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In the last 100 years Uganda’s forests have faced severe pressures mainly from agricultural conversion as a result of population increase, urban demand for charcoal, over grazing, uncontrolled timber harvesting and policy failures. The forestry cover has shrunk from 45% in 1890 to the present 20.3 % of the total land area in Uganda. Currently, the rate of deforestation is estimated to be about 1% per annum (Kigenyi, 1995). Today, forest and woodland cover in Uganda stands at 49,000 km² or 24% of the total land area. Of these 9,242.08 km² is tropical rain forest, 350.60 km² are forest plantations and 39,741.02 km² is woodland. 30% of these areas are protected as national parks, wildlife reserves or central forest reserves.

In 1994, the wetland coverage was 15.5% of Uganda’s land cover, but by 2016, wetland coverage had reduced to only 8.9% and it is projected to be only 8.4% by 2019. Statistics show that countrywide wetland coverage has dropped from 37,346.3 Sq.Km in 1994 (15.5%) to 21,526.3 Sq.Km (8.9%) of the total national surface area and this coverage could be depleted by 2040 if concerted efforts to mitigate degradation of wetlands is not accelerated. ( ). The planet is struggling to keep up with increases in the average global temperature, and the frequency of extreme weather events are transforming ecosystems around the world and threatening entire species of plants and animals. Forests are drying up because there is less rainfall and thus more fires, and the glaciers of both the North and South Poles are shrinking. Uganda in particular is struggling hard to keep the habitats in which different species thrive and contribute to nature’s wellbeing.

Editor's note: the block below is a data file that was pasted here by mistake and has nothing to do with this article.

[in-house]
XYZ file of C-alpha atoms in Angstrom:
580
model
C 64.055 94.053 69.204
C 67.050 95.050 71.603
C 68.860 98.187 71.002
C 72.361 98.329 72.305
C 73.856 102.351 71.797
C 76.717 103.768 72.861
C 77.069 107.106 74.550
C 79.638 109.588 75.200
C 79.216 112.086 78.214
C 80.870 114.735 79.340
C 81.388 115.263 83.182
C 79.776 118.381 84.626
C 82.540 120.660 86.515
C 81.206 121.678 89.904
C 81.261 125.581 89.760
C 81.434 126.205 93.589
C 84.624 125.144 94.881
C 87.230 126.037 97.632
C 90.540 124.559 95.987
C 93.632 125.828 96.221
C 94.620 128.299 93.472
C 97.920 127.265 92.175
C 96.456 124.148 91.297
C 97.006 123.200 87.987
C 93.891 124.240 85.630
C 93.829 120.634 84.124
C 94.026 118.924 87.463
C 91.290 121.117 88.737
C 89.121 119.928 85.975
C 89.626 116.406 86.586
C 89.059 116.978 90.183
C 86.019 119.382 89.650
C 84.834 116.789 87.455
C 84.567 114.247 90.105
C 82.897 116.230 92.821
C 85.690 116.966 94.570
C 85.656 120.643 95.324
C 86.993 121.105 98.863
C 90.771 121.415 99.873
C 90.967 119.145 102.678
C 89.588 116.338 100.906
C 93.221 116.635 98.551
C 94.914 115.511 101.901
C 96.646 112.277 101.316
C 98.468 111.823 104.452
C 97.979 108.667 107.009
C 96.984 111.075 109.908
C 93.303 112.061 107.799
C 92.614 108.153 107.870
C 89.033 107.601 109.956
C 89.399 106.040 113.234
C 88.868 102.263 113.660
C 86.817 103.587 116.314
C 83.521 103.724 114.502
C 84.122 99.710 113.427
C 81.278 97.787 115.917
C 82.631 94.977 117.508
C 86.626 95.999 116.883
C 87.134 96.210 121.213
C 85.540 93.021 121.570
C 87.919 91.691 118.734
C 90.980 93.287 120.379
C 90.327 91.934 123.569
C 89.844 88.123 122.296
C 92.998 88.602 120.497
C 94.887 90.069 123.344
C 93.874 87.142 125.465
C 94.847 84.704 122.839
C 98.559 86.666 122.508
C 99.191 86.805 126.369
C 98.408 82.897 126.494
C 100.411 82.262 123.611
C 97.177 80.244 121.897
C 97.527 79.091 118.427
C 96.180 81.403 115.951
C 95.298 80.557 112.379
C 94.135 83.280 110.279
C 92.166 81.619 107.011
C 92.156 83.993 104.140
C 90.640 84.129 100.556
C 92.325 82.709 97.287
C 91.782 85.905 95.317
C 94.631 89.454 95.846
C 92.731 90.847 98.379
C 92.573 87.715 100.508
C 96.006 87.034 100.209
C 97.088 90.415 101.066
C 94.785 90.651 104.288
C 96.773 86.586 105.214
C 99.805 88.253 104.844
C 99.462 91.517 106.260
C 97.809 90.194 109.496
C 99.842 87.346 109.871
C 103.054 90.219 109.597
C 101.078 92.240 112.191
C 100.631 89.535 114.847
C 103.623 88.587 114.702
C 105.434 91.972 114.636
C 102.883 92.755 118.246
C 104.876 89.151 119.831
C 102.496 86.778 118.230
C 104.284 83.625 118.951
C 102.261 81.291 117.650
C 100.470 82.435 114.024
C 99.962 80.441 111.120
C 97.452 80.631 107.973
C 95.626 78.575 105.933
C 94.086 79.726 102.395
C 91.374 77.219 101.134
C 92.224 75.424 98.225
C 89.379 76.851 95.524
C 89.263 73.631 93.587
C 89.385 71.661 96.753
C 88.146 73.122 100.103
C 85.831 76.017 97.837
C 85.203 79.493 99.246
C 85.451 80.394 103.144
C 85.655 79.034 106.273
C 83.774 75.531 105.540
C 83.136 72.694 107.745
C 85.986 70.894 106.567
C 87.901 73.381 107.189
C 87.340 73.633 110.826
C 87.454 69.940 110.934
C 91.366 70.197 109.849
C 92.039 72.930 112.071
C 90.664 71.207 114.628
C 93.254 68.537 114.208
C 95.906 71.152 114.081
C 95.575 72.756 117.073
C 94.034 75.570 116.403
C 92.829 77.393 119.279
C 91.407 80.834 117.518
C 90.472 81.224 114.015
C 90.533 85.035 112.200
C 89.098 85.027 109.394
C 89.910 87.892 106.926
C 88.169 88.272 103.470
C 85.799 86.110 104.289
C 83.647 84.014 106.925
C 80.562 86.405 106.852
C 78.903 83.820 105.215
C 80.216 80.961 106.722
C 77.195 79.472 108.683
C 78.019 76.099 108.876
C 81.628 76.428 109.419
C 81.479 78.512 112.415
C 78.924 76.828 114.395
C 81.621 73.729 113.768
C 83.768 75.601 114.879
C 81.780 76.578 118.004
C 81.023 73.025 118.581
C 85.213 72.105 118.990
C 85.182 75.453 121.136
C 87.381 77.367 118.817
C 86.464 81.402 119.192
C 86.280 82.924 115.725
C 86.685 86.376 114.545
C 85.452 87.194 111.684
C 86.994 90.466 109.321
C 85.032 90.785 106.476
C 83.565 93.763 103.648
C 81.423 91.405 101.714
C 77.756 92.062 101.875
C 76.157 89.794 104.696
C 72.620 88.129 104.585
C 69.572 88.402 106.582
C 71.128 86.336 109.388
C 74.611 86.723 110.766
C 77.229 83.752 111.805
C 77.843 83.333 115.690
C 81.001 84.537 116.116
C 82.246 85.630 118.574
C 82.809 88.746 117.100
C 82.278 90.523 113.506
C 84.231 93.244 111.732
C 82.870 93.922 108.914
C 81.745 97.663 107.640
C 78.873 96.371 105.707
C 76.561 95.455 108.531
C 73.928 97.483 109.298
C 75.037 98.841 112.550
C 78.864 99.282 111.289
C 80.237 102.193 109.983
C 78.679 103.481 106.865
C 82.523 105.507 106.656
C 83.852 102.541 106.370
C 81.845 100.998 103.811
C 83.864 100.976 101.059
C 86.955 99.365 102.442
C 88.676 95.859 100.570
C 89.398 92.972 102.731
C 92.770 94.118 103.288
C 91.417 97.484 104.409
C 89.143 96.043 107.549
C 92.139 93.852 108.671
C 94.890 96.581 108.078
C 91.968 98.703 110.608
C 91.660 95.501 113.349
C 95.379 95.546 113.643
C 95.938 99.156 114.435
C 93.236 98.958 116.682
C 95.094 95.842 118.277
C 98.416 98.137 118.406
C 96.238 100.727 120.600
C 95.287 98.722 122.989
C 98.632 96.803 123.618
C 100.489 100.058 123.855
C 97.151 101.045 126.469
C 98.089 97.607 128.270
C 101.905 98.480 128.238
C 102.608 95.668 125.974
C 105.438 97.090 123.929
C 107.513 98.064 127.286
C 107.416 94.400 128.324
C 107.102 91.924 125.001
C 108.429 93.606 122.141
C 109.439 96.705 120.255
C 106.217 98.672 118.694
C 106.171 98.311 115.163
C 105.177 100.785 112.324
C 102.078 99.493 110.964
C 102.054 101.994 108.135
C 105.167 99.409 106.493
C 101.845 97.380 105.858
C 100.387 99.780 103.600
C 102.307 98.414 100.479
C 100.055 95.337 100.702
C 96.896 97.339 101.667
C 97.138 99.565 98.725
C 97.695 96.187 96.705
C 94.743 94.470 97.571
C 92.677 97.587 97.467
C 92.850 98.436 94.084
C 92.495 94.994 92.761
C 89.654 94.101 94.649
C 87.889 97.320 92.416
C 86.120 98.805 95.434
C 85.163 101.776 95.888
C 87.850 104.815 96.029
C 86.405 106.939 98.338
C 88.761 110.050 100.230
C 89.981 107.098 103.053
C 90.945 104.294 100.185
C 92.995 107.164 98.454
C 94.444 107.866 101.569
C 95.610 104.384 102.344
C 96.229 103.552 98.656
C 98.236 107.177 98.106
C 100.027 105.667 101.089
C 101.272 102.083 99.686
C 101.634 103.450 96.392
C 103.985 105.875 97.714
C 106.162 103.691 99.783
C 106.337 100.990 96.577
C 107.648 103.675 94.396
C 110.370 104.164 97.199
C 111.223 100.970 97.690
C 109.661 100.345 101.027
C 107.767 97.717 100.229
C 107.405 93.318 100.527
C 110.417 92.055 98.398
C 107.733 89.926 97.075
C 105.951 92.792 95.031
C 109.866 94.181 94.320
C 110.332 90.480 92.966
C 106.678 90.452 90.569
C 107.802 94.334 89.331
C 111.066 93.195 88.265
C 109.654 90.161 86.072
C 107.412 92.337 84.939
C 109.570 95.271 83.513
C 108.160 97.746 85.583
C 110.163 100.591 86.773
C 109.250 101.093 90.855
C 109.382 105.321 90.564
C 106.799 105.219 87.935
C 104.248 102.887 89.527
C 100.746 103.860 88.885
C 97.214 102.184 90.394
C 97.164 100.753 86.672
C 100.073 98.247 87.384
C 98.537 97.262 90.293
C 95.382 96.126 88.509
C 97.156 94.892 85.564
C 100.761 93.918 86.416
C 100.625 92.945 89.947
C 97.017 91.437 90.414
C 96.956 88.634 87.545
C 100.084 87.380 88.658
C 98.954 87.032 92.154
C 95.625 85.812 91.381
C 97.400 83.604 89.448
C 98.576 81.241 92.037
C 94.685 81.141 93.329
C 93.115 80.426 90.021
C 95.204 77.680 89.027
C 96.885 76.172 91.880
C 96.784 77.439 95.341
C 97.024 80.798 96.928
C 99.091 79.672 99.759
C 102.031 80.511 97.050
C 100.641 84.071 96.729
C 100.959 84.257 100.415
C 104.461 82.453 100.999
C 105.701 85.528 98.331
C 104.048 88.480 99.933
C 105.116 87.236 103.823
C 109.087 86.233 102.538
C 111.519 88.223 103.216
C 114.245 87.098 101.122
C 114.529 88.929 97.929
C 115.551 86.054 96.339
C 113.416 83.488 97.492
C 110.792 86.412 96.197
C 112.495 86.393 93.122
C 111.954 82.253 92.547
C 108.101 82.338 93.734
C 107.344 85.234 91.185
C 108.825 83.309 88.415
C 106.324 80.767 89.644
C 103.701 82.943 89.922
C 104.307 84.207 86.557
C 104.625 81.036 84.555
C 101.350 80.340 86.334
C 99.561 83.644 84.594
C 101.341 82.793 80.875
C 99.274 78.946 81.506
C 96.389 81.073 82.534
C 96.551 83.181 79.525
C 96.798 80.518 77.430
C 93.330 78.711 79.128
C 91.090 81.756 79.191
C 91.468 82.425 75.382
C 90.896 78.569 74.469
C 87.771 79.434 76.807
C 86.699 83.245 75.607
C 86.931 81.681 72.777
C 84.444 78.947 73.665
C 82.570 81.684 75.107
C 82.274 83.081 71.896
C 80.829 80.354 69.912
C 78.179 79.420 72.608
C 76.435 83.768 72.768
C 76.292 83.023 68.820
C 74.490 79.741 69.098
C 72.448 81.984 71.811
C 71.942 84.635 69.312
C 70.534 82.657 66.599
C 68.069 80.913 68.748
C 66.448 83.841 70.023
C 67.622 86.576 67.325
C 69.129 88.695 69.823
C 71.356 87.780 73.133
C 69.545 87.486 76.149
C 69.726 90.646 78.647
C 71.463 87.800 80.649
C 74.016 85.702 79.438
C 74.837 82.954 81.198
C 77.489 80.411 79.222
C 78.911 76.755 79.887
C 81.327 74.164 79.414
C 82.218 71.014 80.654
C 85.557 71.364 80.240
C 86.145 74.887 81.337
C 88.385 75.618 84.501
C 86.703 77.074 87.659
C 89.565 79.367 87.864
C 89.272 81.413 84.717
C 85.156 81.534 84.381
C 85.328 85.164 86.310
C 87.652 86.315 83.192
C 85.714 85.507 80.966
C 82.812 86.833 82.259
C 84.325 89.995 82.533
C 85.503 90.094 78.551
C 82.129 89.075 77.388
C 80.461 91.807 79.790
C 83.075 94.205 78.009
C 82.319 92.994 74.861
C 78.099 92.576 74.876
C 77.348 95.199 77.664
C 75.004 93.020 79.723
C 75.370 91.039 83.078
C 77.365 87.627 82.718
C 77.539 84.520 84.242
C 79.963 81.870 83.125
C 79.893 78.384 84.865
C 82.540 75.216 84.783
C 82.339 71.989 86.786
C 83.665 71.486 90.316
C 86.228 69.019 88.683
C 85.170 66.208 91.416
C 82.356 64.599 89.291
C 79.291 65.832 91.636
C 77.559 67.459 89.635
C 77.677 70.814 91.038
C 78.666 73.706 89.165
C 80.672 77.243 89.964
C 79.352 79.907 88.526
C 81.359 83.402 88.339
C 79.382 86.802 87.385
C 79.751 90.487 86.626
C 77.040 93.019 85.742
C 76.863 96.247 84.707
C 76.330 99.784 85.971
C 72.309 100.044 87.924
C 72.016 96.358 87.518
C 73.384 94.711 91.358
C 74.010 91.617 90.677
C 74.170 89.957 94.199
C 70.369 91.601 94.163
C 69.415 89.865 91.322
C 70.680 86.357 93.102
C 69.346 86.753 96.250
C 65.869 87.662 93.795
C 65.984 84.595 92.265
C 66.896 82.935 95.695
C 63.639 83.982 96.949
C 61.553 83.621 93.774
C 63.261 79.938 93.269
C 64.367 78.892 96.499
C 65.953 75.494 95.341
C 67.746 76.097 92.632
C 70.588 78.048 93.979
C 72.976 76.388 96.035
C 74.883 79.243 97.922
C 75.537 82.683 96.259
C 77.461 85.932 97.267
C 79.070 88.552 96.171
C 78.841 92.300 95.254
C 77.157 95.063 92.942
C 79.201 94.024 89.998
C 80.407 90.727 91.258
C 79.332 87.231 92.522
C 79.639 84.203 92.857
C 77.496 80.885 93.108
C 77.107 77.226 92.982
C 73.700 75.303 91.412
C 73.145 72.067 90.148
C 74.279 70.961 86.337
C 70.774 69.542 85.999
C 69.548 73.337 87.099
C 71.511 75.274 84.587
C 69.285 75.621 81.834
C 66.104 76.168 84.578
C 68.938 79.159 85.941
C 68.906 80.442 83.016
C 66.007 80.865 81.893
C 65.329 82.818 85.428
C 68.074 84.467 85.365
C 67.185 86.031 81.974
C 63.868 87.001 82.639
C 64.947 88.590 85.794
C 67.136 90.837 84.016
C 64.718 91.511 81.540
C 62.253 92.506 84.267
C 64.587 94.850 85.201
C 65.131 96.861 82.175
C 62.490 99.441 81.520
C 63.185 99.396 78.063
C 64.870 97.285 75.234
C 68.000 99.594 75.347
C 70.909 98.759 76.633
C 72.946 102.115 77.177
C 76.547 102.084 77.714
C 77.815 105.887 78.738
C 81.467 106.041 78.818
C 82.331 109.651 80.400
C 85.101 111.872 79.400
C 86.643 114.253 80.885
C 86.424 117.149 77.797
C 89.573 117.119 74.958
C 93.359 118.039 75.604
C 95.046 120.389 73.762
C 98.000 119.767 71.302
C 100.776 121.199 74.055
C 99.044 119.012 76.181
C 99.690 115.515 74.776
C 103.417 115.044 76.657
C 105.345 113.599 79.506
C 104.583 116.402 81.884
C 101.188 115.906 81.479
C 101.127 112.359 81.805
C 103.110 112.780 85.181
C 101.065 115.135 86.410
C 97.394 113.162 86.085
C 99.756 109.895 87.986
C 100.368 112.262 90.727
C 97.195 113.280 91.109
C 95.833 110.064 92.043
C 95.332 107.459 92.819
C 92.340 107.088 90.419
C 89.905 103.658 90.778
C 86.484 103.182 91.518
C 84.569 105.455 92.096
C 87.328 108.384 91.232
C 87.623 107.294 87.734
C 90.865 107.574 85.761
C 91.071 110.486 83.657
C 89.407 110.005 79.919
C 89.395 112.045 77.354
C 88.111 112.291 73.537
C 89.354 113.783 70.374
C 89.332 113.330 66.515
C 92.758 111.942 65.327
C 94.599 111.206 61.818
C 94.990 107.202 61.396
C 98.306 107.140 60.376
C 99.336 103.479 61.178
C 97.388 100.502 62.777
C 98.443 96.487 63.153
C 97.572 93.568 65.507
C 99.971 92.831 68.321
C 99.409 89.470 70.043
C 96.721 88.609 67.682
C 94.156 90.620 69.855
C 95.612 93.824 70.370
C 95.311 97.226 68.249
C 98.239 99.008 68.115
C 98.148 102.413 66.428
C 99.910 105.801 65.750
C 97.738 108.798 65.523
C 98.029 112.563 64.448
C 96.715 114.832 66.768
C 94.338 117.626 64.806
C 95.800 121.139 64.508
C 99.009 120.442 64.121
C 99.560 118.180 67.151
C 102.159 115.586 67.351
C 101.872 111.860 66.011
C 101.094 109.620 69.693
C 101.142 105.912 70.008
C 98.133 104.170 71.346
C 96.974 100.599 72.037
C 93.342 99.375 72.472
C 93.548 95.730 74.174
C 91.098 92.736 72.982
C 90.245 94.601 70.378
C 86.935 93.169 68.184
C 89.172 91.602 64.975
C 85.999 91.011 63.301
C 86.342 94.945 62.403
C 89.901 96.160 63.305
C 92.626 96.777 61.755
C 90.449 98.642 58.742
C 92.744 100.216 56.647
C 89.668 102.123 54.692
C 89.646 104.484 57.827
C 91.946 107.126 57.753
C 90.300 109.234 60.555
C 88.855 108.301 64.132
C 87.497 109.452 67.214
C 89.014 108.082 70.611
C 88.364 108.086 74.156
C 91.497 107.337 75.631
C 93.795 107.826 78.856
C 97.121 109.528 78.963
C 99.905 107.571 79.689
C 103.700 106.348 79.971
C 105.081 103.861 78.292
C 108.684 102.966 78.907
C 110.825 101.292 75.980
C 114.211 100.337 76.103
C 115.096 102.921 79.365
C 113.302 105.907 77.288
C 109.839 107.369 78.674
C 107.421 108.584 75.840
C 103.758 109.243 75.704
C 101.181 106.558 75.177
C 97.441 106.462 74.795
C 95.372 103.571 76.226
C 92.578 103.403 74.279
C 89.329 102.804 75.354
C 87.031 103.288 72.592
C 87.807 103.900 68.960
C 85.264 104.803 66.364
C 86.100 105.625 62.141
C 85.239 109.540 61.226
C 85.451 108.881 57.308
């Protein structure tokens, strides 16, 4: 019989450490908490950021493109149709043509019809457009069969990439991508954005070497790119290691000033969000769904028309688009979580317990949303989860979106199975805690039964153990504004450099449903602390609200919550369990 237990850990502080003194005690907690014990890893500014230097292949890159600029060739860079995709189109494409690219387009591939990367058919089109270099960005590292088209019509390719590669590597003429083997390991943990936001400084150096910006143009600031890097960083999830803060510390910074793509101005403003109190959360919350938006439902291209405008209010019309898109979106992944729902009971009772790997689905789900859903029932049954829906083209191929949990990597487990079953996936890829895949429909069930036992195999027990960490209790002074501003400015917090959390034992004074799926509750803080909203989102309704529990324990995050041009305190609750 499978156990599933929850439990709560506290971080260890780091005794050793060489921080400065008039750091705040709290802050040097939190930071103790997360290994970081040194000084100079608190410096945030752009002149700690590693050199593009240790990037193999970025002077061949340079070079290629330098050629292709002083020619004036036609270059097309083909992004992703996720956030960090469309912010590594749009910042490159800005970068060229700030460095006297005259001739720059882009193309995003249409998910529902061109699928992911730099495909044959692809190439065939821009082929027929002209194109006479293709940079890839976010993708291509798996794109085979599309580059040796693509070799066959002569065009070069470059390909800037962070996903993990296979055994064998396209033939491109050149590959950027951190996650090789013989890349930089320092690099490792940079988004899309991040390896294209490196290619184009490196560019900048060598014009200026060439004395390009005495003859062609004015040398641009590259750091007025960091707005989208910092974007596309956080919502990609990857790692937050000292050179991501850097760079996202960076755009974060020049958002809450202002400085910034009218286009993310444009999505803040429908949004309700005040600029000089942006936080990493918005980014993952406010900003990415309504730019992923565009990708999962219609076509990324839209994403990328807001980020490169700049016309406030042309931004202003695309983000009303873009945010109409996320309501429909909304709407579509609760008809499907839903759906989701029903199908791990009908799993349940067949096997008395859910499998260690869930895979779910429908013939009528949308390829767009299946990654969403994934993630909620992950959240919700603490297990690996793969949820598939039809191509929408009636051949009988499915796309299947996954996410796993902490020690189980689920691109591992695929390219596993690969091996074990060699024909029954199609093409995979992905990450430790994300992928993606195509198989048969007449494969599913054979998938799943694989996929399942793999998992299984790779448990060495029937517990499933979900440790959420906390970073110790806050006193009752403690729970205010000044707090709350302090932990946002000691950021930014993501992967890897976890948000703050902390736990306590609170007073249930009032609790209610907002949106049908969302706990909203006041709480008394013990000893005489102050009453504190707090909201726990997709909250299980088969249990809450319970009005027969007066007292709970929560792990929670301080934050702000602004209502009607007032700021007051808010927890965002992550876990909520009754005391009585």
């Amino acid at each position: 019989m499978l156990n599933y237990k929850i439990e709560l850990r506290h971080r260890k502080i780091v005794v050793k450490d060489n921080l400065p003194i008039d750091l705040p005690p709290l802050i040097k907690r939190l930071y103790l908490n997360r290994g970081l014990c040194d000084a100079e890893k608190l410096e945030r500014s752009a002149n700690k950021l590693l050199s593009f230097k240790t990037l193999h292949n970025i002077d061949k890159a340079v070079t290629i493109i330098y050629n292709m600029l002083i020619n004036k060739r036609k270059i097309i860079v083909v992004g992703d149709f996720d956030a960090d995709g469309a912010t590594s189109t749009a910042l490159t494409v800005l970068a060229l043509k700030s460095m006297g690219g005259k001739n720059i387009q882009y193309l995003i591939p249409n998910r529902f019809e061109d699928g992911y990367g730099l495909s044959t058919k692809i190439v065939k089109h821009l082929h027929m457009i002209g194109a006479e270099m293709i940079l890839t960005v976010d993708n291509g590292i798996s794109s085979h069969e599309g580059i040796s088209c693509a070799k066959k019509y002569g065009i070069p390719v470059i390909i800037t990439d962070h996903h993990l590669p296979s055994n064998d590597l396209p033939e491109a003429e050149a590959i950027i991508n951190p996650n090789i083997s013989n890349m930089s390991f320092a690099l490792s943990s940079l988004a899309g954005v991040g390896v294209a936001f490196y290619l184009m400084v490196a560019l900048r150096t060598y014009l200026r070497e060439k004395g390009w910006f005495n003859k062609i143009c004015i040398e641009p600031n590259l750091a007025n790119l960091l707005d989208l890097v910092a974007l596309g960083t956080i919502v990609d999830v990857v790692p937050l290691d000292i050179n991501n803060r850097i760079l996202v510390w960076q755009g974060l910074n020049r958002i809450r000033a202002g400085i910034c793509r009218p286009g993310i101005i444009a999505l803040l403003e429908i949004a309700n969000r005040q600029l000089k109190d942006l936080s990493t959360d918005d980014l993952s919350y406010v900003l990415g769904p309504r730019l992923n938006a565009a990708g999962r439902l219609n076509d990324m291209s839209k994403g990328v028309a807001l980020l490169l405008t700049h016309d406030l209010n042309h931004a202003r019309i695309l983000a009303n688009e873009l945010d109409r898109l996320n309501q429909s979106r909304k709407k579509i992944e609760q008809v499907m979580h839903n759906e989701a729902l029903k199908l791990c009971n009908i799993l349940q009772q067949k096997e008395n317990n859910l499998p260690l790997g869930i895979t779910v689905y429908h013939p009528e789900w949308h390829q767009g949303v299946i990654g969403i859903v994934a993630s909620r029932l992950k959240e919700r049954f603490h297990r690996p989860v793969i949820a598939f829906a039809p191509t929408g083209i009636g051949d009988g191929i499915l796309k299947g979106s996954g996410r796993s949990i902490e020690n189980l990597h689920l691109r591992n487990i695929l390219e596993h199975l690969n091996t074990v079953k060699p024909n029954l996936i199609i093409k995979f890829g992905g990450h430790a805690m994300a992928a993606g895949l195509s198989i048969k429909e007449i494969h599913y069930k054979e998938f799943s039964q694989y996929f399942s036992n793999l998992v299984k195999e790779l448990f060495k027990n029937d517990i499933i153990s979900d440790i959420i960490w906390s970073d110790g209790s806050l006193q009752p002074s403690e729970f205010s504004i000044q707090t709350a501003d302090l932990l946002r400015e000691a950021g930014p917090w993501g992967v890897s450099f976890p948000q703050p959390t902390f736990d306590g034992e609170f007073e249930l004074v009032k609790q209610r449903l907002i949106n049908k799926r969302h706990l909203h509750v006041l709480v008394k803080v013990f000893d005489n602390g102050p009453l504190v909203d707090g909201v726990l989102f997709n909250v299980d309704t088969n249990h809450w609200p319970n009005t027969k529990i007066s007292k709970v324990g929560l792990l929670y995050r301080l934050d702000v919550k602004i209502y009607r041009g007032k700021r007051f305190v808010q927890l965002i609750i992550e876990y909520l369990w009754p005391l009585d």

GWEFODE acknowledges that Women play a critical role in managing natural resources on family and community levels and are most affected by environmental degradation. In communities, women manage water, sources for fuel, and food, as well as both forests and agricultural terrain. Women produce 80 percent of food in Uganda, while inheritance laws and local customs often prevent them from owning or leasing land and securing loans or insurance. Convention on Biological Diversity (CBD) became the first multilateral environmental agreement to have a Gender Plan of Action, which was adopted by Parties in 2008 and laid out actions to support the promotion of gender equality in measures to implement the Convention.